Grammar Giggle – Mac & Choose

My sister sent me this from a website when she was researching potential food my husband (who is a sensitive celiac) could eat on a recent vacation we took together. She noticed this one offered “3-cheese mac & choose.” They obviously got it correct a few words before this obvious error, but because it is a “real” word, it doesn’t trigger spell check.

Ask PTB – Drug Names–Caps or Not?

A Proof That Blog reader asked this question:

“Hi Kathy! I need your help! Should I capitalize drug names in sentences: Fentanyl, Methamphetamine, Marijuana? The officers write in lowercase but to me, it is a proper noun, so it should be capitalized. Thank you!”

The actual tradenames of drugs would be capitalized, i.e., ADVIL, which is the trademark owned by PF Consumer Healthcare 1 LLC for their ibuprofen tablets, is capitalized, but “ibuprofen” is not. Since “fentanyl” is the type of drug (a potent synthetic opioid) and not the tradename, it is not capitalized. The tradenames for fentanyl include Actiq, Fentora, and Duragesic, which would be capitalized.

The same is true of methamphetamine. The tradename for that is Desoxyn, so that tradename is capitalized, but the actual drug name “methamphetamine” is not. Marijuana is not a tradename, but is a type of “drug,” so it is not capitalized.

Basically, if it is not the registered tradename of the specific drug but is the type of drug (as it looks like your work would primarily be), it would not be capitalized.

I hope that helps!

Grammar Giggle – Non-Smiling Home

I saw this recently in my Facebook feed. It looks to me like this was a Facebook autocorrect that wasn’t caught. It is really important to actually look at texts, posts, emails, etc. to make sure your electronic device didn’t decide it was smarter than you and change a word to what it thinks you wanted to say, even though what they chose was not even close. Just review it quickly, change anything you need to, and then press that big button to send it off. You will feel better knowing that what you are sending actually says what you want it to say and your friends, family, and others won’t wonder why you’re obviously upset and talking about a non-smiling home.

Grammar Giggle – Spelling Matters!

A friend sent this to me and I thought I would share it with you. In this case, a misspelling had a happy ending, but that certainly rarely happens.

Ida Holdgreve is credited with being the first female American aerospace worker. She was born in Delphos, Ohio, in 1881. In her 20s she moved to Dayton to look for work. She saw an ad in the paper that advertised for “Plain Sewing Wanted.” She was an excellent seamstress, so she answered the ad. It was, in fact, an ad for “Plane Sewing Wanted” by Orville and Wilbur Wright. Ida became the head seamstress at the Wright Brothers Airplane Factory, sewing the cover for the fuselage, wings, and rudders. Despite her work with airplanes, Ida did not take her first airplane ride until 1969 at age 88.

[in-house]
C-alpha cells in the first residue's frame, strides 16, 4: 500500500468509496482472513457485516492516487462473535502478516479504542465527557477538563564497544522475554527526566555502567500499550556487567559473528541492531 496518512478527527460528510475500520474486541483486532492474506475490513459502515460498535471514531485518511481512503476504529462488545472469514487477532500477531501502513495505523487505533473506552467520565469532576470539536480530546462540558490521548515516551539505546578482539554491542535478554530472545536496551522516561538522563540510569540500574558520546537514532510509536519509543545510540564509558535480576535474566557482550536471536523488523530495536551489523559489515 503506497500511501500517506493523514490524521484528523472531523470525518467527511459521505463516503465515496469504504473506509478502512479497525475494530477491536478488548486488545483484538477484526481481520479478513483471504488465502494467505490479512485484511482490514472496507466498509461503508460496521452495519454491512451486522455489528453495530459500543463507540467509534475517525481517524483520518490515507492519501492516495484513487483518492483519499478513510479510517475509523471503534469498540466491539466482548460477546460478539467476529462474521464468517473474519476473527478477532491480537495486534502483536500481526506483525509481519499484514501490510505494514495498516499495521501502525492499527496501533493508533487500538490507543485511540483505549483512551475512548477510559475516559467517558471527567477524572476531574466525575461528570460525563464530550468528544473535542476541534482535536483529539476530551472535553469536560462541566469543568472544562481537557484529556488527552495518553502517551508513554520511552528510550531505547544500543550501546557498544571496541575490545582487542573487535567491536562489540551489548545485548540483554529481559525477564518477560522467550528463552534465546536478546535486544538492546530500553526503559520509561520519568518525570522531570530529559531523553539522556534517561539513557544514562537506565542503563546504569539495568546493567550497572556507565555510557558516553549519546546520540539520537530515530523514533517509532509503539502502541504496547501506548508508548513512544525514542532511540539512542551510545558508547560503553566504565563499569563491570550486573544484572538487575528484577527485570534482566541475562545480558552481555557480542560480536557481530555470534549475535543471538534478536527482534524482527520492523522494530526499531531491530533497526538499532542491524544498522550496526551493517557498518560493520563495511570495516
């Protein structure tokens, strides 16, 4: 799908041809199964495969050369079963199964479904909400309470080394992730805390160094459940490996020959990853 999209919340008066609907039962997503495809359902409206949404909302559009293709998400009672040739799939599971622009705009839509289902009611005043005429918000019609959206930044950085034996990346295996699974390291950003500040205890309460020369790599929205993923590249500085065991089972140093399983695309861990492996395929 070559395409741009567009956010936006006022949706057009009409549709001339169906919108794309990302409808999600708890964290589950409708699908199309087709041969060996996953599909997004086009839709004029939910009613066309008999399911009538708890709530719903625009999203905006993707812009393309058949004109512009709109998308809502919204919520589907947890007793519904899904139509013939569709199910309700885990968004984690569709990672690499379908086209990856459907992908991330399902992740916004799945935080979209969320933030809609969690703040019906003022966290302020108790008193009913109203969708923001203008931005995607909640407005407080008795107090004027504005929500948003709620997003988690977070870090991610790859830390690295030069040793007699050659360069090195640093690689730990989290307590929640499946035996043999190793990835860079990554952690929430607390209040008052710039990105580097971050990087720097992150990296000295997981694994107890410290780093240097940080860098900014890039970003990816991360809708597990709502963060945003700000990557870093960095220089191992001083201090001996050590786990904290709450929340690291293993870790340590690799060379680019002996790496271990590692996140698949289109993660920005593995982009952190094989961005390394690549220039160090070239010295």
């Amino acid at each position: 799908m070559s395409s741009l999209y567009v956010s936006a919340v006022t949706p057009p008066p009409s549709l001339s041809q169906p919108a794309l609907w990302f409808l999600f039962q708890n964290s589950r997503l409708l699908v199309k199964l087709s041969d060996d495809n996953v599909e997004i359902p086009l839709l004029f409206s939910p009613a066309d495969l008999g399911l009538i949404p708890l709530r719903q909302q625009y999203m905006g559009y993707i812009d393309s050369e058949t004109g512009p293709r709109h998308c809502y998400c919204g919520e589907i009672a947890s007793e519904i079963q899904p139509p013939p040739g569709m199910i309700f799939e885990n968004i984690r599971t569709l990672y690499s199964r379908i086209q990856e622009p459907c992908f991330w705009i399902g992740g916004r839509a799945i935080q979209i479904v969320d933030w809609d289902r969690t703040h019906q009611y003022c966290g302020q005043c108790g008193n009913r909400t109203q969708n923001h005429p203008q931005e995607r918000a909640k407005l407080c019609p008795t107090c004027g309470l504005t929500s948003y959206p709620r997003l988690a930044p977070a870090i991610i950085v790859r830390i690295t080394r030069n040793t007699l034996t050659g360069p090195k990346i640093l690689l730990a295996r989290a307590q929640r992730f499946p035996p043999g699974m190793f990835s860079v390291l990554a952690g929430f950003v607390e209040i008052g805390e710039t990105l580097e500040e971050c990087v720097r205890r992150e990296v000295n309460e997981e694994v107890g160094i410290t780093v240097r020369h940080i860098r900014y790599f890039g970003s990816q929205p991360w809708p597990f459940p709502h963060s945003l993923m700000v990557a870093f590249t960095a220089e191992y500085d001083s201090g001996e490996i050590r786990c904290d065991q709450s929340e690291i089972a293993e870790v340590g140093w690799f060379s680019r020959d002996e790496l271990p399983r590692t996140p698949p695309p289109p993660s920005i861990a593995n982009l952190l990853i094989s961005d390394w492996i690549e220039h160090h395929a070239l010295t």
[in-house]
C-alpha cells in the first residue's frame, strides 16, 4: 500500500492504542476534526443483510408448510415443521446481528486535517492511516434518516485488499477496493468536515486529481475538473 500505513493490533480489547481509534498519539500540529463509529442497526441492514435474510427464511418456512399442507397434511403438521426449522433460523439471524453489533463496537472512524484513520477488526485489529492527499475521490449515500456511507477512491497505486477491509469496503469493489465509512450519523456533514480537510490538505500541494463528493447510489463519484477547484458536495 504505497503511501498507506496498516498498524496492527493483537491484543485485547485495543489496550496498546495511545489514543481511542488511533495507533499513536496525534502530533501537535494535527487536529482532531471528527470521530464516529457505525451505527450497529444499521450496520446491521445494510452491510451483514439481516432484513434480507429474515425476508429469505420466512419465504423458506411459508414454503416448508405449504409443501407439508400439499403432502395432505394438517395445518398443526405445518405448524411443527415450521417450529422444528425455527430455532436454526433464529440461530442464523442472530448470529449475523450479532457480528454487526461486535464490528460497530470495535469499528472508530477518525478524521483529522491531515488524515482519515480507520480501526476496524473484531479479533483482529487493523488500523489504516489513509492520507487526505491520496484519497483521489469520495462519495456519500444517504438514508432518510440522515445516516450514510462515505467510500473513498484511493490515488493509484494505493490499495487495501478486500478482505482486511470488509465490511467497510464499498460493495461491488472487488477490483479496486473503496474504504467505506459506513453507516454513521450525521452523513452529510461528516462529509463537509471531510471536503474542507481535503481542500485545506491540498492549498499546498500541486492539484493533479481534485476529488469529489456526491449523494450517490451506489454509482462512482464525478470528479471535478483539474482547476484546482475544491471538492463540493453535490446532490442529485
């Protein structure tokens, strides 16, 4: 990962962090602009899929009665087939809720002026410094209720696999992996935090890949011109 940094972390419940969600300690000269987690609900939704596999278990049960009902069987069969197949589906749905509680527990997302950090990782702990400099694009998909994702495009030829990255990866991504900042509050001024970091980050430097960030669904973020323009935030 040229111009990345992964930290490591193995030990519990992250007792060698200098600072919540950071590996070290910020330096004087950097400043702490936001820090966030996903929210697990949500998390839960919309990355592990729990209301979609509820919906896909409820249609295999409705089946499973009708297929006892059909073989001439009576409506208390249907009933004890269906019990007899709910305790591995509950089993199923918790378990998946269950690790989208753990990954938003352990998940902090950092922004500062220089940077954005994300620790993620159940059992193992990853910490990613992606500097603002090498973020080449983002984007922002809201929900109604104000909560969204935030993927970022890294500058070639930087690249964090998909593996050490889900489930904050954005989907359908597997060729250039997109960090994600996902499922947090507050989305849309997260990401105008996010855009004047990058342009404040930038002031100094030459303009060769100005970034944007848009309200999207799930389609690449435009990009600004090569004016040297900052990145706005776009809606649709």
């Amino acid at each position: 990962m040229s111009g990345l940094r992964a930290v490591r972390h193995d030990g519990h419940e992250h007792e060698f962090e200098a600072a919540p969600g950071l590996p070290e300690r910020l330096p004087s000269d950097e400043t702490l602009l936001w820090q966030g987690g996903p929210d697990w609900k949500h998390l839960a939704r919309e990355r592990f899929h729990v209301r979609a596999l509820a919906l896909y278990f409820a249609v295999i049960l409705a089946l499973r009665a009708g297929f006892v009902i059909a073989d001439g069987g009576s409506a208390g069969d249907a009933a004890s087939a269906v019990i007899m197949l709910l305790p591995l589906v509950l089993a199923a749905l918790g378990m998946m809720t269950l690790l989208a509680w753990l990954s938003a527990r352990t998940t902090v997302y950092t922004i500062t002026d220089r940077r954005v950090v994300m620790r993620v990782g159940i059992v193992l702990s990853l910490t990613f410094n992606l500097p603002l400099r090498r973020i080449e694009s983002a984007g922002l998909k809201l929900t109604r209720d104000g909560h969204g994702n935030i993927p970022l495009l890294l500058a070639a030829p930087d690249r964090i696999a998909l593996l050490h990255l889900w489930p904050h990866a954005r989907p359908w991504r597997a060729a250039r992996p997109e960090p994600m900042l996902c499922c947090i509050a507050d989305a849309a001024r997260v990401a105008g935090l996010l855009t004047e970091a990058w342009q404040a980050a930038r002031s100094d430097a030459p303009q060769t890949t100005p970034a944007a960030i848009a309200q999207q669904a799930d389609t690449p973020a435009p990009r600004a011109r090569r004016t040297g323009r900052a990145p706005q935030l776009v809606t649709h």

Happy National Proofreading Day!

Every year we celebrate National Proofreading Day. The holiday was started by Judy Beaver in 2011 in honor of her mother on March 8 (her mother’s birthday), as a fun way to remember her mother, who loved to correct people, and to remind people to proofread!

Thank you for all of your positive comments, topic suggestions, and grammar giggles that you’ve passed along for this blog. Hopefully, you are learning a little something. Please continue to send topic suggestions and grammar giggles my way so we can all continue to hone our proofreading skills.

Grammar Giggle – Convince Me!

I took this photo on a recent trip. I thought they meant “convenience,” but perhaps part of their business is to “convince” people to use tobacco and vape. Plus, since they are using “etc.,” it already includes a period, so you don’t need another one. It is really unfortunate that the sign is so big and so wrong.

Grammar Giggle – Rihanna And The The Super Bowl

This news article was in my feed just as the Super Bowl ended. It has since been fixed, but how many people saw it incorrectly. As I’ve said many times before, the best advice I can give to anyone is to slow down and read what you’re writing before you press “send.”

Grammar Giggle – It’s Purdy from Perry

In honor of the Super Bowl this weekend, here’s a recent football-related Grammar Giggle. I’m not a big fan myself, but it took me a few minutes to figure this one out. I know Perry High School is a local school and I thought it was a bit unusual that they mentioned Brock Perry while the people in the photo were wearing jerseys that said “Purdy.” I finally figured out his last name is Purdy and he went to Perry High School. The first line is just very poorly written. It would have been better to say “If the former two-time All-Arizona quarterback Brock Purdy leads the 49ers . . ..”

Grammar Giggle – Pure Bread Dogs

A Proof That blog reader sent me this one from her local newspaper. While consistency is good, the word should be “bred.”

And I couldn’t resist including this picture of real “pure bread” dogs because I knew someone would have done it already.